Interim state Education Commissioner Betty Rosa on Thursday urged lawmakers to fight back against Gov. Andrew Cuomo’s proposal to use billions of dollars in federal aid to offset state school funding.
Rosa said the federal money should instead be used to cover the extraordinary pandemic-related costs districts have incurred since the spring and bolster schools’ efforts to overcome the expected learning loss students will face coming out of the pandemic as a result of limited in-person instruction and new academic stressors.
She called Cuomo’s proposed approach a “mega-concern” for state education officials, arguing the plan could set up multiple years of budget shortfalls for districts across the state.
Pointing to proposed reductions in STAR payments to districts and a consolidation of and major funding cut to 11 different reimbursement-based school aid categories, including transportation and BOCES, Rosa said the governor’s proposed budget relied on one-time federal aid to offset permanent cuts in state support.
“This one-shot federal finding should be used to help districts meet the enormous additional cost of the pandemic and address learning loss and other adverse consequences rather than as day-to-day funding,” Rosa told lawmakers during testimony at a joint legislative budget hearing Thursday. “Those dollars were added on for a very specific purpose, they were never intended to supplant, they were never intended to be used in any way other than to add on (to state aid).”
Rosa also continued to signal the education department’s not-yet-explicit position on state tests this spring. She pointed to the state’s recent waiver request to bypass federally-mandated tests for students in elementary, middle and high schools and said the Board of Regents would make a final decision about the Regents exam graduation requirements. She also highlighted the inherent challenges of administering a test in the current environment and when some students have been learning remotely while others have received in-person instruction.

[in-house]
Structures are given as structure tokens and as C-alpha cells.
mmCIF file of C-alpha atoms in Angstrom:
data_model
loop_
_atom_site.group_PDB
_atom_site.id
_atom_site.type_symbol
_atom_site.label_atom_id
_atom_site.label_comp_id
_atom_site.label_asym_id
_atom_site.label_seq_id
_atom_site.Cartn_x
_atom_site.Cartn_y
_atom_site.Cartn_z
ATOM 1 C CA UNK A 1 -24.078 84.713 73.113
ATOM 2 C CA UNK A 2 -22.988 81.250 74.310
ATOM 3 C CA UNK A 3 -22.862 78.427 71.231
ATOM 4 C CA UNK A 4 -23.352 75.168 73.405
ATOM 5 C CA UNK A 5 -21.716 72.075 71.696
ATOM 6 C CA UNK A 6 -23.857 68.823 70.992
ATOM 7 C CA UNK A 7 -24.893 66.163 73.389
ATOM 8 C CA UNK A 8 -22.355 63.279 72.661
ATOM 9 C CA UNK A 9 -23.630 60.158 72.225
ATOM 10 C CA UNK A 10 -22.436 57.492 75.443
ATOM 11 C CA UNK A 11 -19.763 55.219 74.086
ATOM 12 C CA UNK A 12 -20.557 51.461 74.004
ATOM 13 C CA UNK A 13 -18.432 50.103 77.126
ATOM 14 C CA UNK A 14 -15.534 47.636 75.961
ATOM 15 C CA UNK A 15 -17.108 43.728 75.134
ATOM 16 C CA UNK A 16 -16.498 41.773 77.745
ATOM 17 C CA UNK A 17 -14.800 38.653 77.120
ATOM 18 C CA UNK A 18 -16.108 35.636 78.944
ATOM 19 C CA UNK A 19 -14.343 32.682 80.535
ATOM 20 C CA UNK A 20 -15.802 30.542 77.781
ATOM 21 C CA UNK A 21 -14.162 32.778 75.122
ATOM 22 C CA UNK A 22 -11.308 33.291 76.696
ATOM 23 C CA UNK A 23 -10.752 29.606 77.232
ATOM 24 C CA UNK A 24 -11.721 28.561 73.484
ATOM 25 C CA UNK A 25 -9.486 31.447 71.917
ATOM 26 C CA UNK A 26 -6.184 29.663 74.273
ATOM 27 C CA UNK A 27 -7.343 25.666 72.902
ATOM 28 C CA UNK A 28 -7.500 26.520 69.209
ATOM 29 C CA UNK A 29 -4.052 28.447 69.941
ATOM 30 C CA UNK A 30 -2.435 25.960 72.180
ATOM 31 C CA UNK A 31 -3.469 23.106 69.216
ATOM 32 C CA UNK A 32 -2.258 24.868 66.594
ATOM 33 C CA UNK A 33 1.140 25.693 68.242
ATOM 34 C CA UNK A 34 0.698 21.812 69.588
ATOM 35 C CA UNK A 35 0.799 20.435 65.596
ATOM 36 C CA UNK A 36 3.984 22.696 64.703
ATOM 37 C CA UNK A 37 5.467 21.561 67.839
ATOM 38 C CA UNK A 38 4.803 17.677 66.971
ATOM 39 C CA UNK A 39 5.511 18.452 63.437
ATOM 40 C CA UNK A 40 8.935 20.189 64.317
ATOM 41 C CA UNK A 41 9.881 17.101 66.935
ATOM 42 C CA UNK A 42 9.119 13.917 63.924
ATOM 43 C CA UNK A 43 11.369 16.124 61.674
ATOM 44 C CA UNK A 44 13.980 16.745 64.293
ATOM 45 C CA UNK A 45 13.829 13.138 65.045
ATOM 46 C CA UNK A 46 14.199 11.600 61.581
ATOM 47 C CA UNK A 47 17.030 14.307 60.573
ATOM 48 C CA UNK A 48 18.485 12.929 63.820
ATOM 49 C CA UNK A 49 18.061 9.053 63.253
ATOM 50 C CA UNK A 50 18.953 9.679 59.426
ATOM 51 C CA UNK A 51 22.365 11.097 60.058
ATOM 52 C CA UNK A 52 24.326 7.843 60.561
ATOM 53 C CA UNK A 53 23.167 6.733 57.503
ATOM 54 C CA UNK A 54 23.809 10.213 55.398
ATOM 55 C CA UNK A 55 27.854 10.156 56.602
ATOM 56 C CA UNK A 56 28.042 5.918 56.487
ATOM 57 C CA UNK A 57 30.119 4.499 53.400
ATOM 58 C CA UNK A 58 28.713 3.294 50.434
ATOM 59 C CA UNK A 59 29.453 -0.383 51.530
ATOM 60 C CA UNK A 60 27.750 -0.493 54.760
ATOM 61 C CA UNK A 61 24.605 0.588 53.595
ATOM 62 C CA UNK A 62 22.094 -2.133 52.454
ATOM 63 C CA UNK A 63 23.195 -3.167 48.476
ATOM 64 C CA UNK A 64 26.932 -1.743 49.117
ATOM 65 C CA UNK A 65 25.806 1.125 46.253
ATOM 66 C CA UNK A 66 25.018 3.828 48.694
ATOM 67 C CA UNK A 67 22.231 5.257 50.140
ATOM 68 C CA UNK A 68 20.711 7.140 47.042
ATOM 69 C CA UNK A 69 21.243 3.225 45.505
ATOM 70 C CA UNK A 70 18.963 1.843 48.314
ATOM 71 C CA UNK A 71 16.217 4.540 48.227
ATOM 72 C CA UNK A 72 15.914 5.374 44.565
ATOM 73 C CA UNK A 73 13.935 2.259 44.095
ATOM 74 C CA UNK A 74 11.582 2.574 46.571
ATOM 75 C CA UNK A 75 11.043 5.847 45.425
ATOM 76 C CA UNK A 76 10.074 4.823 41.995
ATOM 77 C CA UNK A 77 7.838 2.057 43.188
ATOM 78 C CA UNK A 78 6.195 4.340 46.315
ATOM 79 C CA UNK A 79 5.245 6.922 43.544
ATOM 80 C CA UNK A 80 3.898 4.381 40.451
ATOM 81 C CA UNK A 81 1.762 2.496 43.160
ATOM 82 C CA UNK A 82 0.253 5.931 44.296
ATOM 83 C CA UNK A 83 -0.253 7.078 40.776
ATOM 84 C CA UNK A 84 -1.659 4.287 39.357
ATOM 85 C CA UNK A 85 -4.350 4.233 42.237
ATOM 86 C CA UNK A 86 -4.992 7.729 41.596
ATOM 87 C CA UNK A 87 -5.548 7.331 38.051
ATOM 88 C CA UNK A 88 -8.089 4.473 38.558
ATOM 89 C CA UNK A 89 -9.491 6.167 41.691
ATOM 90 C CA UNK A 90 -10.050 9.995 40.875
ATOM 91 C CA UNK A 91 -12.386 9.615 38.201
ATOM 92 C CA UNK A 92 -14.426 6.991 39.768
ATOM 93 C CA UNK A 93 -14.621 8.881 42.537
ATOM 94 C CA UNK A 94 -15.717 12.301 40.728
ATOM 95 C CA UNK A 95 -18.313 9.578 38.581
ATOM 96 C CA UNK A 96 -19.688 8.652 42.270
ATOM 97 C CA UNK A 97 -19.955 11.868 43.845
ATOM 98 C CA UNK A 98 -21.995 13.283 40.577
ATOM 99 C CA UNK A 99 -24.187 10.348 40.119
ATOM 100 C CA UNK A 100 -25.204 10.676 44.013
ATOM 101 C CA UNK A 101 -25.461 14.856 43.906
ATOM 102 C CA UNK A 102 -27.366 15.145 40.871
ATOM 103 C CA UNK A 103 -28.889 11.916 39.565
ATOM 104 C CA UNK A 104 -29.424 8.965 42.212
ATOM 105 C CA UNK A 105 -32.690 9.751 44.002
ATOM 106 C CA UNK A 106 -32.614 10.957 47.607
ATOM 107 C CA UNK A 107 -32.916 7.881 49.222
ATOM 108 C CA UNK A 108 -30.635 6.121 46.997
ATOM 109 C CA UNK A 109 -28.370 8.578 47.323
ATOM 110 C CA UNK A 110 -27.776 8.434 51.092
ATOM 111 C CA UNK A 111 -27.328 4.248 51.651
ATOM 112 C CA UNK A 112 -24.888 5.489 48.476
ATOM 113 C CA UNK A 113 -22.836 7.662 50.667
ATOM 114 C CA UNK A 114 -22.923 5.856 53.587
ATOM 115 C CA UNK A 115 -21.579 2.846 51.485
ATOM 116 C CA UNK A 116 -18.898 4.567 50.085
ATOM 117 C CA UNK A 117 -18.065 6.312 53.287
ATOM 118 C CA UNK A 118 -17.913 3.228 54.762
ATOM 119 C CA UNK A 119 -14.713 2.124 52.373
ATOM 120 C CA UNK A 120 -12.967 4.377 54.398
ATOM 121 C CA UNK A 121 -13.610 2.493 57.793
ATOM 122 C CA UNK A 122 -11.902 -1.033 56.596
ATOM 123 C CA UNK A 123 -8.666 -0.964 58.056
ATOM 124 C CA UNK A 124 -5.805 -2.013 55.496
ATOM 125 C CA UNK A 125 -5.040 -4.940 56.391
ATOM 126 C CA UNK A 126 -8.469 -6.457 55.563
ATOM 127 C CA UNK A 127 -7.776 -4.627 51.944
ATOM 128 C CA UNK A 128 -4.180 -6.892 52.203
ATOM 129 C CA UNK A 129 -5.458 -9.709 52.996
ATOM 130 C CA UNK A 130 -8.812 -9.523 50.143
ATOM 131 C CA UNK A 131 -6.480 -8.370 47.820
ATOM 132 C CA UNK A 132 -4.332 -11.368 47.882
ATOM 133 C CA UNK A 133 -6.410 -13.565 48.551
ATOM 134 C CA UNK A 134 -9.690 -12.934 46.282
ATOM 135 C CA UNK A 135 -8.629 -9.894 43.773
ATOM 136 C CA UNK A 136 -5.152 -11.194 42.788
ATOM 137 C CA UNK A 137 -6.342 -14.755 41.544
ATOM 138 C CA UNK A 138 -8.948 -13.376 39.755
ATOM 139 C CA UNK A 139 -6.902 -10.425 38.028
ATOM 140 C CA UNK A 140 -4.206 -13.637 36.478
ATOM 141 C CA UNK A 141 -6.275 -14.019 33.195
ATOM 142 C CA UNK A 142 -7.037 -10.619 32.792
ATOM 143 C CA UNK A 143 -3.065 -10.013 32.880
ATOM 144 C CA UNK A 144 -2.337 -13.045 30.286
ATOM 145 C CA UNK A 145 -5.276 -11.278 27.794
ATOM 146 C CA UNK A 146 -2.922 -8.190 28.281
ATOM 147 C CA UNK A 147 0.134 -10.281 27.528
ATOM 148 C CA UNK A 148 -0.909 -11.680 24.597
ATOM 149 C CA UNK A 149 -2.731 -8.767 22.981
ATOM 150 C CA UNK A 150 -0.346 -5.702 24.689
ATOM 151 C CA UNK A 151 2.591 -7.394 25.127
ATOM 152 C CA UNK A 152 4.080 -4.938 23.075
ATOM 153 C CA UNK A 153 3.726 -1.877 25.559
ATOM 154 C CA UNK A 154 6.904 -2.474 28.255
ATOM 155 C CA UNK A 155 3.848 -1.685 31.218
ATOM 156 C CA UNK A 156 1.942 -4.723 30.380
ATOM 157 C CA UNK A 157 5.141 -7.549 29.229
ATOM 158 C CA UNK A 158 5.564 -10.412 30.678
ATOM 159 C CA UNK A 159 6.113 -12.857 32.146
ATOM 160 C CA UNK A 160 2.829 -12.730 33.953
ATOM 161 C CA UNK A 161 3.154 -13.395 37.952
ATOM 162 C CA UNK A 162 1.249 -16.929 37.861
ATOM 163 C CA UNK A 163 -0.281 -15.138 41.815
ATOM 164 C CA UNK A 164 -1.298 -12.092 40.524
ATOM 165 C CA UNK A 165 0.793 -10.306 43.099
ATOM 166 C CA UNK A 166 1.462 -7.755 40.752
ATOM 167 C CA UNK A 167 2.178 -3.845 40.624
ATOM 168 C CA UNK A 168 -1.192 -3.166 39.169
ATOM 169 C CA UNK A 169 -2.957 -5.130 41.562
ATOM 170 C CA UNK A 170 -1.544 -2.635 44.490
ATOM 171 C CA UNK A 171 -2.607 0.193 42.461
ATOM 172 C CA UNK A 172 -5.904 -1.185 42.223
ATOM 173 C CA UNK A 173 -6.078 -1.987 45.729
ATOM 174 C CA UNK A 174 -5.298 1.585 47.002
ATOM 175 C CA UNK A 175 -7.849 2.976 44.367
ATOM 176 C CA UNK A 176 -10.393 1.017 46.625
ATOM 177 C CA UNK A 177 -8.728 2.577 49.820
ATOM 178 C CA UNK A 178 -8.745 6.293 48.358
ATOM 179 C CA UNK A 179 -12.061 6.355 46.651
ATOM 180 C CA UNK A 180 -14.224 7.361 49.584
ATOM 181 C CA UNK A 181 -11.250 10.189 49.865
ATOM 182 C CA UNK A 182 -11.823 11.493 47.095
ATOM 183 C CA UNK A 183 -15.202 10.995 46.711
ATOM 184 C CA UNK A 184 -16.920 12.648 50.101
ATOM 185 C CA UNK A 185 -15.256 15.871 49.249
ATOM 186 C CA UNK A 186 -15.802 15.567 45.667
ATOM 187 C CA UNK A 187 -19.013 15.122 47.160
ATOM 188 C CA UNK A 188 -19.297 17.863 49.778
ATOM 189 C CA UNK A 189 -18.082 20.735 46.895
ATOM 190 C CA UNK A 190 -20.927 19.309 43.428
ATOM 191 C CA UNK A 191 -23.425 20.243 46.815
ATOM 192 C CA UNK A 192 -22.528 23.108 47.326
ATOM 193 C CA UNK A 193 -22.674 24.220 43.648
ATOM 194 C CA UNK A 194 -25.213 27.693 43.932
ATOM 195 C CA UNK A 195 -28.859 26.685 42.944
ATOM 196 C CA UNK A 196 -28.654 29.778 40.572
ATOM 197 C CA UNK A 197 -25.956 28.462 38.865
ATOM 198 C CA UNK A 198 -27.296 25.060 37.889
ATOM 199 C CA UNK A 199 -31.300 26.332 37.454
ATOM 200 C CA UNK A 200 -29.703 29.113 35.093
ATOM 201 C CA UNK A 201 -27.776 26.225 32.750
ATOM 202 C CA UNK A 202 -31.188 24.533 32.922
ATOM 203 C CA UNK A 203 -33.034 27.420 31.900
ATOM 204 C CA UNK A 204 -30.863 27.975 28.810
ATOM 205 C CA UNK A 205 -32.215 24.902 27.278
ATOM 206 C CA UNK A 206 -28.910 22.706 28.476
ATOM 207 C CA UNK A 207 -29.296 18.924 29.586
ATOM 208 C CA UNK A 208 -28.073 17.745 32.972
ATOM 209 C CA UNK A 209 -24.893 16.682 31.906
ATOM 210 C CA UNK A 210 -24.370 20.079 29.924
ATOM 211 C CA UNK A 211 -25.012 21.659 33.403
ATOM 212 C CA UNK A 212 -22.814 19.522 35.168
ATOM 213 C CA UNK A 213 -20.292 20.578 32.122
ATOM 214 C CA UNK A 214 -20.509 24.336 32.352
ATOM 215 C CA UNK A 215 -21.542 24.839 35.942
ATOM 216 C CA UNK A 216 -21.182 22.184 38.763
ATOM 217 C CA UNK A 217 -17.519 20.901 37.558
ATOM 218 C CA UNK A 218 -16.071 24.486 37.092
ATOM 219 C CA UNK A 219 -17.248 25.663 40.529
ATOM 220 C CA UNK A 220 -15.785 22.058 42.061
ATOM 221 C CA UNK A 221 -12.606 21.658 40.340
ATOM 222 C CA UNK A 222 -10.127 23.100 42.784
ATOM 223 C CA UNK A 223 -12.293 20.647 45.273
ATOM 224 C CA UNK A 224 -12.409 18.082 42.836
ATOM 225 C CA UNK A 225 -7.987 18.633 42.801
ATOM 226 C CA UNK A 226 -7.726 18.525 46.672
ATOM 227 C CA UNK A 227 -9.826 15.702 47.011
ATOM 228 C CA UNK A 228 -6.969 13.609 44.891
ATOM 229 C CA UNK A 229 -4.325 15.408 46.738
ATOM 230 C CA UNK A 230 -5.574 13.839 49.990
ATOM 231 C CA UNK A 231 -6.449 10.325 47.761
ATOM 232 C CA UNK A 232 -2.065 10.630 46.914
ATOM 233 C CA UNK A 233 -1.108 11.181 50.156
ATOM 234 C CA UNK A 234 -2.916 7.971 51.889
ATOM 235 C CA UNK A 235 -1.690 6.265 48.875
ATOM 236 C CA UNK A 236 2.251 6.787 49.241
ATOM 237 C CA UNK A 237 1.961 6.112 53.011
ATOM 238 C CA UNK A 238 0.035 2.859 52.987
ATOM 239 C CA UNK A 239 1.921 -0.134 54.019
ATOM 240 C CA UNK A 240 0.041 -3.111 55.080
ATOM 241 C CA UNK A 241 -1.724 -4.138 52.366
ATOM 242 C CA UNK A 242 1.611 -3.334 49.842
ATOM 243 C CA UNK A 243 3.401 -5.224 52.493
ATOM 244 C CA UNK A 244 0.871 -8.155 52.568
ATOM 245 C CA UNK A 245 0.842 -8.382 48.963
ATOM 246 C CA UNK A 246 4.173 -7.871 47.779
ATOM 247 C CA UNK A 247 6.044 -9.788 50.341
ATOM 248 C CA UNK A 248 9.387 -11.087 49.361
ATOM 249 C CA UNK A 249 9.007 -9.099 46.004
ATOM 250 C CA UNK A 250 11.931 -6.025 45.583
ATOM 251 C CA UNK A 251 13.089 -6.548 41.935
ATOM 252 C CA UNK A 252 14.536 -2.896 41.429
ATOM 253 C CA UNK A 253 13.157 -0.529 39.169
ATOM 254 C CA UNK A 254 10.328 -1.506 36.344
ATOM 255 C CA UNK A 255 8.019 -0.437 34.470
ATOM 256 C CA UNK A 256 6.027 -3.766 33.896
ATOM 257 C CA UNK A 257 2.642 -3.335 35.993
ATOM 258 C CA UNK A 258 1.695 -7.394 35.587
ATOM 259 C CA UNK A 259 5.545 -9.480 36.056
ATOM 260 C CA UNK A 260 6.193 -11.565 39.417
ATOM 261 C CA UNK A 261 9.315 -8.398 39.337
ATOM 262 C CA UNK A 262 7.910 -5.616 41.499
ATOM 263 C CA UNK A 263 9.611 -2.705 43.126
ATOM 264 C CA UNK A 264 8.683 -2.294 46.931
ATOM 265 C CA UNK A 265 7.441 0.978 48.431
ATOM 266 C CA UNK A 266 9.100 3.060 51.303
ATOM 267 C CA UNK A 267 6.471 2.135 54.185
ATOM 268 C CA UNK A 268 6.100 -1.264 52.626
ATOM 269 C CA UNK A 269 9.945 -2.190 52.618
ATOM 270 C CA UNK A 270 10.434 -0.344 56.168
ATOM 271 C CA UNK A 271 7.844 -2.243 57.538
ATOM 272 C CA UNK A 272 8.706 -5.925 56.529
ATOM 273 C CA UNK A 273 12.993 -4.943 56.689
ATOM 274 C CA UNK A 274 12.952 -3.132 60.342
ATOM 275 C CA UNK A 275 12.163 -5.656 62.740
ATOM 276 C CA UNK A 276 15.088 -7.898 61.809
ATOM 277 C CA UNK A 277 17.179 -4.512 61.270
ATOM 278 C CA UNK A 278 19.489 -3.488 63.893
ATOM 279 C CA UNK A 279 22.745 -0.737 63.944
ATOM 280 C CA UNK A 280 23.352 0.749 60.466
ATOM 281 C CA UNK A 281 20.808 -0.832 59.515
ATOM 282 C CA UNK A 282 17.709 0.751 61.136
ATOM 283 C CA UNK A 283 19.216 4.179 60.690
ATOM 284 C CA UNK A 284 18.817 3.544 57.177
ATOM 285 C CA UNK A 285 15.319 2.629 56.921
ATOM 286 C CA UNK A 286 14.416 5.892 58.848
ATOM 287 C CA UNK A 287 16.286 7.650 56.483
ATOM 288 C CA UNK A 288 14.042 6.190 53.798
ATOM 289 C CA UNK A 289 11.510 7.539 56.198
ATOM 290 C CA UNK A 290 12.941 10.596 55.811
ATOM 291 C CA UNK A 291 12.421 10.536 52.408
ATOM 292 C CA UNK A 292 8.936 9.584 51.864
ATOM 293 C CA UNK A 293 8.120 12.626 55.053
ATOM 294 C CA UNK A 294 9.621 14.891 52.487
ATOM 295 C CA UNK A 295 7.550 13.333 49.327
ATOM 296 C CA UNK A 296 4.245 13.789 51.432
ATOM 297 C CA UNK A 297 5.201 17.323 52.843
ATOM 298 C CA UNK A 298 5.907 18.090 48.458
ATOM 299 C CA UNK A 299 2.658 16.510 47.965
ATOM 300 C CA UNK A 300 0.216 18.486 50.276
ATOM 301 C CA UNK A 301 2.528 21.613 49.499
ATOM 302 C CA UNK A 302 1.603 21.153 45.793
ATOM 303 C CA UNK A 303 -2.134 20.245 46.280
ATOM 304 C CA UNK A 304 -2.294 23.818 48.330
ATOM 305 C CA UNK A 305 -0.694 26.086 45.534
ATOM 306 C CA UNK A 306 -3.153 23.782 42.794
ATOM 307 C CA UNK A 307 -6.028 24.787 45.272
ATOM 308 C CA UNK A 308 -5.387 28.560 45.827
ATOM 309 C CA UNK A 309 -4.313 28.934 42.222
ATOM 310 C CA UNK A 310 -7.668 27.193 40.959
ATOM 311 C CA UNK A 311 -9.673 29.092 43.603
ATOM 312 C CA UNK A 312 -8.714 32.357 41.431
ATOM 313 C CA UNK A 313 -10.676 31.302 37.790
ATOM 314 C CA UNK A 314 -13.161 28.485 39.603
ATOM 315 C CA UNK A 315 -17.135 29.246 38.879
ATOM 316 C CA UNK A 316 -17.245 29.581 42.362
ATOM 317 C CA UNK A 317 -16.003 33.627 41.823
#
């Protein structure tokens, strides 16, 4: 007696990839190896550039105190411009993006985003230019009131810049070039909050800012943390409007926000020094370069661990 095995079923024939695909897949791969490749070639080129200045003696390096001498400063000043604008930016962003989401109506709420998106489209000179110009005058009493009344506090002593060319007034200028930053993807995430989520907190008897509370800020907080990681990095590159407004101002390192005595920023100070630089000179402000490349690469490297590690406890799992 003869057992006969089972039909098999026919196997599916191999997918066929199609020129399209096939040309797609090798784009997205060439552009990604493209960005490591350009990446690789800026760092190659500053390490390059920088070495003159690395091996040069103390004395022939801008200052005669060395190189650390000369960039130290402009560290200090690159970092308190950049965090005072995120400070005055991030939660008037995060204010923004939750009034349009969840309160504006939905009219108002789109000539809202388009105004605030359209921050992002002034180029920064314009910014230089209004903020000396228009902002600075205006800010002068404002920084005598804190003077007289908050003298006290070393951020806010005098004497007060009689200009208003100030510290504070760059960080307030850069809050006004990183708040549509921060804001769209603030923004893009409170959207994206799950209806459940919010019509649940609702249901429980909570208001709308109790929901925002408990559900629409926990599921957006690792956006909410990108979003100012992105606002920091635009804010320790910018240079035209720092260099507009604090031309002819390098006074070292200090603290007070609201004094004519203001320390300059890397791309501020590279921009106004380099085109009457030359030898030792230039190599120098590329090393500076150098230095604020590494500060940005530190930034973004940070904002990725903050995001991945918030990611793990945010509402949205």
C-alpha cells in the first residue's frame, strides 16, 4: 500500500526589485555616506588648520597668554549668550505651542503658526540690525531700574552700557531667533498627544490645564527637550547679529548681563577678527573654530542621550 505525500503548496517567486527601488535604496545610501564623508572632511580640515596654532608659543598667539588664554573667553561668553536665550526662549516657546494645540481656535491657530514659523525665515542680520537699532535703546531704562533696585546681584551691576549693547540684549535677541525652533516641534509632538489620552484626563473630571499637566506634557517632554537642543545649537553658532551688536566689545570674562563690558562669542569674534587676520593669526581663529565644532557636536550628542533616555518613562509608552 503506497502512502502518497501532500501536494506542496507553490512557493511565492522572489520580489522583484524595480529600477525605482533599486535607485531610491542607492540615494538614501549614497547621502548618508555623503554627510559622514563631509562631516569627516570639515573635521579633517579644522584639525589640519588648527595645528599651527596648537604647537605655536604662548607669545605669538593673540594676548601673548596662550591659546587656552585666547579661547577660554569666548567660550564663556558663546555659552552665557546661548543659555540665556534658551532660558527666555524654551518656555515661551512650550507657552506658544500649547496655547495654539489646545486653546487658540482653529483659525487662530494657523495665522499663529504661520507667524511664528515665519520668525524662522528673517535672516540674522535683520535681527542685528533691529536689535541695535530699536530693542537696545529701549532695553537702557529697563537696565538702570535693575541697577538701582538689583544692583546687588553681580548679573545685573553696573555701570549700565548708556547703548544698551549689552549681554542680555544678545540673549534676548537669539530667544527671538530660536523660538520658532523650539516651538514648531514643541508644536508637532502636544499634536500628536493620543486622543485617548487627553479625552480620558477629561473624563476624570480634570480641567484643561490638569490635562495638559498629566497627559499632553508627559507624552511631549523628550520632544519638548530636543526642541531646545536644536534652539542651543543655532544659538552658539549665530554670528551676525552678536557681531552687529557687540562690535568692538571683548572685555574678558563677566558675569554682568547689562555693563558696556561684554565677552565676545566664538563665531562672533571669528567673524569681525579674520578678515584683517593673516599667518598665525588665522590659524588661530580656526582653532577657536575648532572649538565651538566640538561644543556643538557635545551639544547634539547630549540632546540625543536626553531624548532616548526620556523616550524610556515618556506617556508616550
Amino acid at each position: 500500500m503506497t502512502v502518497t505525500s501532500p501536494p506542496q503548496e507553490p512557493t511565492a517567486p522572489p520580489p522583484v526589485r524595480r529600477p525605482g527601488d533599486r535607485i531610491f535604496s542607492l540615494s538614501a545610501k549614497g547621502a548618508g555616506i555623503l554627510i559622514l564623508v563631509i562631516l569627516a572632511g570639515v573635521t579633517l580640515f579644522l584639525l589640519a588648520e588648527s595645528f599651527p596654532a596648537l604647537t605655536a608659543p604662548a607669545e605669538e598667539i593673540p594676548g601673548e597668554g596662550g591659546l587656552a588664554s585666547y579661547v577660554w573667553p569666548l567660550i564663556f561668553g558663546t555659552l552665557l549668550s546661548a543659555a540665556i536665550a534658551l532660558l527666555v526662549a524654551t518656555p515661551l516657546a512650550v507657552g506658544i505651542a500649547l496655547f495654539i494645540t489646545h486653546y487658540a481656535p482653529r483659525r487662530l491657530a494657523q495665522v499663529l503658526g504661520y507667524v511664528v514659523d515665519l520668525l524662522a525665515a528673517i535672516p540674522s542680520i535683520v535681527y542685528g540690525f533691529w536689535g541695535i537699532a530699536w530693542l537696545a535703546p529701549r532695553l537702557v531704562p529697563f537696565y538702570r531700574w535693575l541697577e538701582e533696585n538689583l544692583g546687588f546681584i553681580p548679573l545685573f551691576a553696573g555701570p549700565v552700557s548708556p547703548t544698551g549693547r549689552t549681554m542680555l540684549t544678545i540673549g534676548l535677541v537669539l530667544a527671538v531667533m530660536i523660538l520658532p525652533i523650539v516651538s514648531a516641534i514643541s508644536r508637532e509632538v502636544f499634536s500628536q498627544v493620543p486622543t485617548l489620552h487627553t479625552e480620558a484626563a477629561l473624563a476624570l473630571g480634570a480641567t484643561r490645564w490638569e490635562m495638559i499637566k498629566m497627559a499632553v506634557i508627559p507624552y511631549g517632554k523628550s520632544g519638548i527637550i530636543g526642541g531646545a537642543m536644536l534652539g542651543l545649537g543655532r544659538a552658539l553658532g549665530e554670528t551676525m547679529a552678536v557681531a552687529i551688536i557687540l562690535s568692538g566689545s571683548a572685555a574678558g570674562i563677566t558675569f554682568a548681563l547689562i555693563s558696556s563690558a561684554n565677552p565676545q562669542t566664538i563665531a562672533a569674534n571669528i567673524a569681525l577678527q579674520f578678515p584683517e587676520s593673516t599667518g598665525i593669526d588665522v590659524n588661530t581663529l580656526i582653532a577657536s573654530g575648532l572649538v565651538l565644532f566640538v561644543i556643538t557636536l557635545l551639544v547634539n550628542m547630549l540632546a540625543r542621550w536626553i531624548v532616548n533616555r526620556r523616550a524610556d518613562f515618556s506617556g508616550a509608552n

“The testing will be very challenging and difficult for both 3-8 (math and ELA tests), and the Regents exams as well,” Rosa said during the hearing.
Lawmakers from both parties largely echoed the concerns about Cuomo’s budget proposal, particularly the STAR cuts and aid consolidation, and probed Rosa and other people who testified about scores of other specifics in Cuomo’s budget.
“Not to mince words, but I believe this budget is a disaster,” said Assemblymember Kenneth Zebrowski, a Rockland County Democrat.
Sen. James Tedisco, R-Glenville, said he wanted to see school districts granted more flexibility to manage their way through the financial and academic challenges presented by the pandemic.
“We need more autonomy for school boards, more autonomy for administrators,” Tedisco said.
Later in the day, other speakers who testified emphasized the “supplement not supplant” argument that the federal aid should not be used to replace state dollars. The superintendents of the so-called “Big Five” school districts, like Rochester and Syracuse, said the financial impacts of state aid shortfalls could be devastating over the coming years.